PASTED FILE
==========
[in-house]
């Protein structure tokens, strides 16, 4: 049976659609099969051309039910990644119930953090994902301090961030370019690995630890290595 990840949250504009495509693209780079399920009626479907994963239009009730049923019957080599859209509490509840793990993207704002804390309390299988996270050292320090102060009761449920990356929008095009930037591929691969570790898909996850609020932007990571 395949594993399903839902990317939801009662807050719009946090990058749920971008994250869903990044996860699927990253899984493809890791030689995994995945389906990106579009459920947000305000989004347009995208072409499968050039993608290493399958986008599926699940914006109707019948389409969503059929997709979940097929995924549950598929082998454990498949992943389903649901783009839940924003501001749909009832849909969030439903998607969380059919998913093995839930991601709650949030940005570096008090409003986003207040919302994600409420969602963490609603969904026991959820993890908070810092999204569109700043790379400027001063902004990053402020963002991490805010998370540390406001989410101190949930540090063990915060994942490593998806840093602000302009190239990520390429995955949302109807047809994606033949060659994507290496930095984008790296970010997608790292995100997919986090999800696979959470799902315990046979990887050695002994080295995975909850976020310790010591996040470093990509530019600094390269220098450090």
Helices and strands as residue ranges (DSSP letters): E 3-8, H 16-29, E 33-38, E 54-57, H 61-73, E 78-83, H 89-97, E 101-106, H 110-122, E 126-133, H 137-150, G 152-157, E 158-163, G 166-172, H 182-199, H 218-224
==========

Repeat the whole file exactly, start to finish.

[in-house]
């Protein structure tokens, strides 16, 4: 049976659609099969051309039910990644119930953090994902301090961030370019690995630890290595 990840949250504009495509693209780079399920009626479907994963239009009730049923019957080599859209509490509840793990993207704002804390309390299988996270050292320090102060009761449920990356929008095009930037591929691969570790898909996850609020932007990571 395949594993399903839902990317939801009662807050719009946090990058749920971008994250869903990044996860699927990253899984493809890791030689995994995945389906990106579009459920947000305000989004347009995208072409499968050039993608290493399958986008599926699940914006109707019948389409969503059929997709979940097929995924549950598929082998454990498949992943389903649901783009839940924003501001749909009832849909969030439903998607969380059919998913093995839930991601709650949030940005570096008090409003986003207040919302994600409420969602963490609603969904026991959820993890908070810092999204569109700043790379400027001063902004990053402020963002991490805010998370540390406001989410101190949930540090063990915060994942490593998806840093602000302009190239990520390429995955949302109807047809994606033949060659994507290496930095984008790296970010997608790292995100997919986090999800696979959470799902315990046979990887050695002994080295995975909850976020310790010591996040470093990509530019600094390269220098450090």
Helices and strands as residue ranges (DSSP letters): E 3-8, H 16-29, E 33-38, E 54-57, H 61-73, E 78-83, H 89-97, E 101-106, H 110-122, E 126-133, H 137-150, G 152-157, E 158-163, G 166-172, H 182-199, H 218-224